These exemption certificates do not exempt the person from any nuisance regulations or other applicable restrictions.

The ordinance was created after months of research, discussion, debate and information gathering by the city administration, staff, animal control and city council to find solutions to the growing problem.

“Everyone will say they want litters to have a puppy or a kitten, but what happens to the rest of the litter,” said Maycee Wilkins, Miami animal control manager.

According to Wilkins, the shelter has 30 dog runs and is often filled to capacity. The cattery has about 10 to 20 cats, and Wilkins says she has to turn away five to 15 cats a day.

All reasonable efforts will be made to notify owners of any apprehended animals with microchip identification, wearing tags, or if an owner is known to Animal Control who is being taken to the Miami Ketcher/Keheley Animal Shelter.

The new order will take effect 30 days from September 19, 2022, on October 19, 2022. Sterilization measures for stray animals and animals brought to the shelter will begin at that time. Other parts of the newly enacted Animal Ordinance will be phased in before being more strictly enforced.

“We understand that this is not a solution for everything. We are looking at a period of five to eight years to see a real difference. We are rolling this out slowly and we can adjust as needed,” Browning said.

Overall, the ordinance requires owners to provide the basic care of food, water, shelter, and medical care and/or grooming, if necessary, for all animals and specifically defines them. The ordinance makes it illegal for anyone owning or possessing an animal to subject the animal to cruel, also specifically defined conditions.

Browning said, “We’re going to relax. We don’t knock on doors to see if animals are fixed. We’ve done everything we could imagine, and it’s a work in progress to fix these issues.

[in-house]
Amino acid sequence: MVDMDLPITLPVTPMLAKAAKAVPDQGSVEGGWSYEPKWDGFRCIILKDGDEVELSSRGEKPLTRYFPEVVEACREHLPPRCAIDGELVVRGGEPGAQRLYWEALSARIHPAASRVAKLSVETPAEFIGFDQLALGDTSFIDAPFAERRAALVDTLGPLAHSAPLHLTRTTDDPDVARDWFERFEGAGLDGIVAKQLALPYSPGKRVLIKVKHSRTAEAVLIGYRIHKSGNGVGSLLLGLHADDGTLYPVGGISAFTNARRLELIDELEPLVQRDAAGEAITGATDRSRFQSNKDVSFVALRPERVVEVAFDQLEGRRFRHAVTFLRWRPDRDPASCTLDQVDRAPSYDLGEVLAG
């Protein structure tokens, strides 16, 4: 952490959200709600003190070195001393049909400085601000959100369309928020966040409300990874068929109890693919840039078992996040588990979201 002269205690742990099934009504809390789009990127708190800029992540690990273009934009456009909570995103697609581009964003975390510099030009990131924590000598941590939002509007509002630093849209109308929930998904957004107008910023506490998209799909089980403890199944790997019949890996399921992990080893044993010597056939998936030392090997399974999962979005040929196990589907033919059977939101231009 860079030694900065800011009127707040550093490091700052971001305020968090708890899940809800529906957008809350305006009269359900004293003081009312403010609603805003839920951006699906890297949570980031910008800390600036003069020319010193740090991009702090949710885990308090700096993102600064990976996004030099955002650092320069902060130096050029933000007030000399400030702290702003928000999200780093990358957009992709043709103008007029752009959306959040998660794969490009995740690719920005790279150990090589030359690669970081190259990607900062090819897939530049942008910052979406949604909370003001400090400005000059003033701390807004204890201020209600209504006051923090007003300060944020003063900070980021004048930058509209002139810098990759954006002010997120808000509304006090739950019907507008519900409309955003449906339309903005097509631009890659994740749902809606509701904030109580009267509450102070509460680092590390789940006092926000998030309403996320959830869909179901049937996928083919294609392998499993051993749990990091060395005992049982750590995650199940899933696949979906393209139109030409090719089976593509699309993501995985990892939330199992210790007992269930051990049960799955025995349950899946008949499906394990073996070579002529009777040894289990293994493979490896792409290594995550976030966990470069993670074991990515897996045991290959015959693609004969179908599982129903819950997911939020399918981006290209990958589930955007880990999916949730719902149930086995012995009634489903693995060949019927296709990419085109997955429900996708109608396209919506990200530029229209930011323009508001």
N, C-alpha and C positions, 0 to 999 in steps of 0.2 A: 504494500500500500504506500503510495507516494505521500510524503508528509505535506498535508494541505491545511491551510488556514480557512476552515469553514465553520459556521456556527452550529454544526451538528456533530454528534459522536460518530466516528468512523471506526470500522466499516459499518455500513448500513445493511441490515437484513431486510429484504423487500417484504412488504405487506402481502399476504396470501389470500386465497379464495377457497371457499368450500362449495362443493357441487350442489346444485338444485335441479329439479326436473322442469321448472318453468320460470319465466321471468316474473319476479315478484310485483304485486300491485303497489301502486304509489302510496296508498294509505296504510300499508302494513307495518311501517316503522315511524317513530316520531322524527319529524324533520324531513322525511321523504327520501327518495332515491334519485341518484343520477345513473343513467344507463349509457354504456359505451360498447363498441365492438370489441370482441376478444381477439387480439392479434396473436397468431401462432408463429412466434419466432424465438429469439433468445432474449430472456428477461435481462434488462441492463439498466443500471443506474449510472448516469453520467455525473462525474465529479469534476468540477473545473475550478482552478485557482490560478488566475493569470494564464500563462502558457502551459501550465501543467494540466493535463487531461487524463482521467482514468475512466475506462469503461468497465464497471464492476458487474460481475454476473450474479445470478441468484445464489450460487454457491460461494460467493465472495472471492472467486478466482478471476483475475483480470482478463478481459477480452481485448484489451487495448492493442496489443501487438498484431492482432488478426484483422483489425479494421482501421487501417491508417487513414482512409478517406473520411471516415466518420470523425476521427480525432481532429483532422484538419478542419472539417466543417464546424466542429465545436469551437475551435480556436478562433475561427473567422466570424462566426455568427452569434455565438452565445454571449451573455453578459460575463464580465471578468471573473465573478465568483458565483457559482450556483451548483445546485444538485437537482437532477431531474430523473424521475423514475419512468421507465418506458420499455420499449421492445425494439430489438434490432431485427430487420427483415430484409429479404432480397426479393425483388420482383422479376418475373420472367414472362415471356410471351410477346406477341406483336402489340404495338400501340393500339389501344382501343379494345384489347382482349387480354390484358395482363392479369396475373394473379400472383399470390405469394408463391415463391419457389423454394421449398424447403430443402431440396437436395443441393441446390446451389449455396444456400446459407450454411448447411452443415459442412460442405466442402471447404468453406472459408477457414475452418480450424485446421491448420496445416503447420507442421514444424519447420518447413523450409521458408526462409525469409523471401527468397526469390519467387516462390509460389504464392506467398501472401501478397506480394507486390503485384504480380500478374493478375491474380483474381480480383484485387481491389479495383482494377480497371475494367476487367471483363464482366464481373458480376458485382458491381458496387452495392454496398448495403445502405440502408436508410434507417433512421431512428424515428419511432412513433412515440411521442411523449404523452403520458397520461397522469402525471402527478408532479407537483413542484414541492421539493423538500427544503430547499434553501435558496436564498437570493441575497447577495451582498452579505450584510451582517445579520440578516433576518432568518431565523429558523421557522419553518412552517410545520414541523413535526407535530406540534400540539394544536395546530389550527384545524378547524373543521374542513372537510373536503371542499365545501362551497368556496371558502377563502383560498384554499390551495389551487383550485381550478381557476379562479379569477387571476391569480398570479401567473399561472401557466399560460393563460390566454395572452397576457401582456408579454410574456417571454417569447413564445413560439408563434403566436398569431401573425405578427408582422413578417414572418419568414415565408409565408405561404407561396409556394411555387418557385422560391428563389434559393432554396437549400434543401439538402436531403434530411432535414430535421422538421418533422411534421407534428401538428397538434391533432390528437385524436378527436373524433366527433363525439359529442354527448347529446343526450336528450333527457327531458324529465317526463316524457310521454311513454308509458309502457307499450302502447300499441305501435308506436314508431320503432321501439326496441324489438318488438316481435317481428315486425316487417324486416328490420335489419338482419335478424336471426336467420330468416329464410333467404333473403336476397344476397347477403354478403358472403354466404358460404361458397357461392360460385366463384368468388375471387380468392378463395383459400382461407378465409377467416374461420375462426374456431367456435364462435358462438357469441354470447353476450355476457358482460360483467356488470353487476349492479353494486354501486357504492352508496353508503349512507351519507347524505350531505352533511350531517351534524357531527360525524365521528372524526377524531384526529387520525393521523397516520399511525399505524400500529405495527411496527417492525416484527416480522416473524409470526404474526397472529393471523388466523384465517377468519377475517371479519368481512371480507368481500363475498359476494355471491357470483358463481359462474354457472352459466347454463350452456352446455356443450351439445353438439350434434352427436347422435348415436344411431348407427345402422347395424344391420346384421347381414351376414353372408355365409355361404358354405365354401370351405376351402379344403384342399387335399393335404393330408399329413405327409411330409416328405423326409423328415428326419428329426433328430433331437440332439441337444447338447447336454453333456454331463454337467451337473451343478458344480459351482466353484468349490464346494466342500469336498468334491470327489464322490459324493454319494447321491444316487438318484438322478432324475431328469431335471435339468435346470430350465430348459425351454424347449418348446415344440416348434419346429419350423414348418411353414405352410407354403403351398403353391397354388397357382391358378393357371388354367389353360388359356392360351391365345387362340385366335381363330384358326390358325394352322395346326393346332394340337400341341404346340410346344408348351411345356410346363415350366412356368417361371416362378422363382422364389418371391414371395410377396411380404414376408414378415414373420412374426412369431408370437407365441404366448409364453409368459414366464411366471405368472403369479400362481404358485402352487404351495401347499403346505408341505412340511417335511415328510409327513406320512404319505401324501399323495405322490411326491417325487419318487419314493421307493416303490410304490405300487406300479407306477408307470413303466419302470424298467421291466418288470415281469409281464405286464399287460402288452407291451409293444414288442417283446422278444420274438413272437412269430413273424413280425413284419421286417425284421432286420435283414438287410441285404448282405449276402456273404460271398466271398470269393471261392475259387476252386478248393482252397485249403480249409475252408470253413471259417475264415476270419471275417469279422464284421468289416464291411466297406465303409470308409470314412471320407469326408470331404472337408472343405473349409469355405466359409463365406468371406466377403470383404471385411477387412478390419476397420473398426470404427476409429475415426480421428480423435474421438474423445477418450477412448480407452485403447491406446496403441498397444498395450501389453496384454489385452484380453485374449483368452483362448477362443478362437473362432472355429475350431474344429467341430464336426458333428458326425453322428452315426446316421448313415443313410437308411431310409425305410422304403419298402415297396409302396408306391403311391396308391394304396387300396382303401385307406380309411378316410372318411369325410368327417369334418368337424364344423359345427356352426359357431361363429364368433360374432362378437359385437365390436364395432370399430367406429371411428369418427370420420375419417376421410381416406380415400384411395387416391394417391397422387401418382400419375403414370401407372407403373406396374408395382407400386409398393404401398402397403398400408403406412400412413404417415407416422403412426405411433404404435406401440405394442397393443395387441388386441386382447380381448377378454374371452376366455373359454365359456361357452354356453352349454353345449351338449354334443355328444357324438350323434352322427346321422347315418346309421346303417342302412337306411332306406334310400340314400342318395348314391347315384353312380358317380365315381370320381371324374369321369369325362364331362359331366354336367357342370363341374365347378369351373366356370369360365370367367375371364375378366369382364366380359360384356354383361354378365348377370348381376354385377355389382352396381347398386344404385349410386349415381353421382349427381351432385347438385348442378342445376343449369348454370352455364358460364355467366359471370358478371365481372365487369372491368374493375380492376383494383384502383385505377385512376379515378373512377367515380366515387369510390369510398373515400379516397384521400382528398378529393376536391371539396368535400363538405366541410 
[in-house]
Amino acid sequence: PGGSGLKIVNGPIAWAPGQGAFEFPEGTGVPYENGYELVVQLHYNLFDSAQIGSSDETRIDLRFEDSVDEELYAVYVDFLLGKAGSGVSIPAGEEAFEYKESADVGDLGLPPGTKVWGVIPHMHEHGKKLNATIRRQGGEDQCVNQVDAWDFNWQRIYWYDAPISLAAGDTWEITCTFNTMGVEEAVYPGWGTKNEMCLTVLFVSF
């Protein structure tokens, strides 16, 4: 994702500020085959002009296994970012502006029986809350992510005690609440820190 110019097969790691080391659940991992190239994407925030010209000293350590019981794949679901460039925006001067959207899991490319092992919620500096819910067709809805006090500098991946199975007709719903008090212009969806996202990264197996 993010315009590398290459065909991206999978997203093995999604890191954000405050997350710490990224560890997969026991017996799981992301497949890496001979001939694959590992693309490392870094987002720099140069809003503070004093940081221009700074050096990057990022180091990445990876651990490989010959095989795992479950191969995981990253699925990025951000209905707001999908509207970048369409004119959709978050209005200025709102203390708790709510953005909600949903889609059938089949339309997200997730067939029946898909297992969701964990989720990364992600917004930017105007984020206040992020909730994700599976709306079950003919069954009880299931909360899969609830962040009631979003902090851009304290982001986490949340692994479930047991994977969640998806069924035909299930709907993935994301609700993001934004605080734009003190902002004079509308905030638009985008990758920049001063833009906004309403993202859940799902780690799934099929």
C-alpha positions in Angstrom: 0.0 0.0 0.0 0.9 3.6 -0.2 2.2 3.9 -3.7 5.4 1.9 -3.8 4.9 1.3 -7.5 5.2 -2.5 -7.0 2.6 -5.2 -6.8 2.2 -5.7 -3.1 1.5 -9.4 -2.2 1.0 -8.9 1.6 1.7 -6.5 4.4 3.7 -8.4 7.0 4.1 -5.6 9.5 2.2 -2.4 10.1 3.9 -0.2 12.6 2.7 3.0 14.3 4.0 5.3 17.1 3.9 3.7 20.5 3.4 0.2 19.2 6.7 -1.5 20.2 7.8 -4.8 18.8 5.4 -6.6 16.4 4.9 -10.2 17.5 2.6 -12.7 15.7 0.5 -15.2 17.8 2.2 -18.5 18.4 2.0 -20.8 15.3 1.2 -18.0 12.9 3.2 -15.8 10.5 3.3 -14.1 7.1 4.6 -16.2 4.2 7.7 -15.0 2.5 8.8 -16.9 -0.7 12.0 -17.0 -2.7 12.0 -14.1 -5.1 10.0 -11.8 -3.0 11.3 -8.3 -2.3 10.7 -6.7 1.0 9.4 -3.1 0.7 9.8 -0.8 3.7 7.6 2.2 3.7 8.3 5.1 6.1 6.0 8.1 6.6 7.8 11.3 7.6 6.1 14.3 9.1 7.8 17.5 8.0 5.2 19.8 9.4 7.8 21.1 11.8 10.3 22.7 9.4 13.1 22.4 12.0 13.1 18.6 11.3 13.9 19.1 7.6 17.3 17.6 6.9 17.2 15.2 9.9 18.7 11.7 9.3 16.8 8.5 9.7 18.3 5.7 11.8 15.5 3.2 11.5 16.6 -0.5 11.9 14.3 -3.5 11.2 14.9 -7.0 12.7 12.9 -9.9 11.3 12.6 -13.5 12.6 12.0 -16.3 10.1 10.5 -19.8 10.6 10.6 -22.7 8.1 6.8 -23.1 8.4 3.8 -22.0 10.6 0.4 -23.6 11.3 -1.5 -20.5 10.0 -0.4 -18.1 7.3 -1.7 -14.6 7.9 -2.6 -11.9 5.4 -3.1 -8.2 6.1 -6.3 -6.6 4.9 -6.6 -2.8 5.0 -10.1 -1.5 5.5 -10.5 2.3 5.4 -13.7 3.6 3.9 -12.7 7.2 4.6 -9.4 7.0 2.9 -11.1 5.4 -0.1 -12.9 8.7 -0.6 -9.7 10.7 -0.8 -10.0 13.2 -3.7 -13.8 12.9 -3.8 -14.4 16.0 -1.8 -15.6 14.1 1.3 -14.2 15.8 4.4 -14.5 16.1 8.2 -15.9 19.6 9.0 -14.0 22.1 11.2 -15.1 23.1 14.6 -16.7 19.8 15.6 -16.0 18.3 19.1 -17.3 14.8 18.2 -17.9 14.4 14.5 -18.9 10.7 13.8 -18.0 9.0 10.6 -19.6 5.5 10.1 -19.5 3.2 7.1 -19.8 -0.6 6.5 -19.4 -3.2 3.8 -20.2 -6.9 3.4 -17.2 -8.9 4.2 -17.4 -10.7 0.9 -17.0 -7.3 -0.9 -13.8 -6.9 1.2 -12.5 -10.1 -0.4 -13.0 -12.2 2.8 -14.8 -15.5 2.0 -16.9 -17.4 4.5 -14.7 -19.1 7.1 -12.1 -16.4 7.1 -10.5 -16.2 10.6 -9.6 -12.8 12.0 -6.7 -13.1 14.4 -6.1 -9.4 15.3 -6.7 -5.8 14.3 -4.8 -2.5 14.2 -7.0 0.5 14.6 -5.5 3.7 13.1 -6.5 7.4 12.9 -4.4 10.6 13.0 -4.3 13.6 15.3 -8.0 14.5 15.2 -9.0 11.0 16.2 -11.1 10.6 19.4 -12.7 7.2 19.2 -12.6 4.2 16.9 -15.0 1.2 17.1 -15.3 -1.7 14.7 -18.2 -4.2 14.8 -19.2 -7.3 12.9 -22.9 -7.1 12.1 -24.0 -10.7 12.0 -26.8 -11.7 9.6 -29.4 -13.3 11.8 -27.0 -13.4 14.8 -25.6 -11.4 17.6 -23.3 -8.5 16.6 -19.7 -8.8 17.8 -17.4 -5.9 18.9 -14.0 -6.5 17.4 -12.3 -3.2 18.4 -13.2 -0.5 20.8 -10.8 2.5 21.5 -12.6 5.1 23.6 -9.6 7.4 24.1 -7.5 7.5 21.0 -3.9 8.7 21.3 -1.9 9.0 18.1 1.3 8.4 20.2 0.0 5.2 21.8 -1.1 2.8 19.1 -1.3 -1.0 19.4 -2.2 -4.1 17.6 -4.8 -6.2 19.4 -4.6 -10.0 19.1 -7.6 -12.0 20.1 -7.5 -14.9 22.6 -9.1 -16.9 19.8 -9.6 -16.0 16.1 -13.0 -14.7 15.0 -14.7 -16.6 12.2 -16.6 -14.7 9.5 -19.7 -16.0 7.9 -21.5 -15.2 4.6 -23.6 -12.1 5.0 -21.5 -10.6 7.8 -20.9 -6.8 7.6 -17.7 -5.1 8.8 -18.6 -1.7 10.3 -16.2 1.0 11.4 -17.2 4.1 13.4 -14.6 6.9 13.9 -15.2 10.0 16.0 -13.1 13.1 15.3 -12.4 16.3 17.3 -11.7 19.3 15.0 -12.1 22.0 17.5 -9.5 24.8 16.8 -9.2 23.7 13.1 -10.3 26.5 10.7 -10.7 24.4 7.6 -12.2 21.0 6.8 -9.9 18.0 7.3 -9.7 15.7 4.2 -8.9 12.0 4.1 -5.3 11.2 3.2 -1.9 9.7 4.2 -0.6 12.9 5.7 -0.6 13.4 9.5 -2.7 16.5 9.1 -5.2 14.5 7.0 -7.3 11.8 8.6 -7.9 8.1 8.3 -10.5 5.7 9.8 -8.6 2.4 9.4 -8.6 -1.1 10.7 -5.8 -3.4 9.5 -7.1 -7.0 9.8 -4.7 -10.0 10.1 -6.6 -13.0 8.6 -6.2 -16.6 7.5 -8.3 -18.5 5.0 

Other prescription

The new order will add other measures necessary to enable enforcement by Animal Control, including a provision calling on animal owners to provide adequate shelter for dogs and adequate enclosures for dogs and other farm animals. Tethering is permitted, but only for periods of nine hours in a 24-hour period, allowing for one-hour exercise periods, and no animal should be tethered outside overnight between 11 p.m. 6 a.m., unless a cart is used appropriately. .

Livestock of any species within the city limits is illegal and prohibited unless the property is zoned agricultural or the owner has designated at least one acre of property for raising livestock. The possession of miniature animals as pets in the city is now permitted but limited to two.

No poultry is now allowed within the city limits, except for the ownership of five hens solely for egg production, and no roosters are allowed. An ordinance was also issued regarding slaughter and butchery, with specific guidelines.

Ownership of wildlife or exotic wildlife within city limits has been further defined to include exemptions by following permissions from the USDA, APHIS Wildlife Services, and the US Department of Wildlife Conservation. ‘Oklahoma.

A copy of the new ordinance is available on the City of Miami website. or as an attachment to this press release. (A second press release will be issued on Friday regarding City of Miami Animal Control operations.)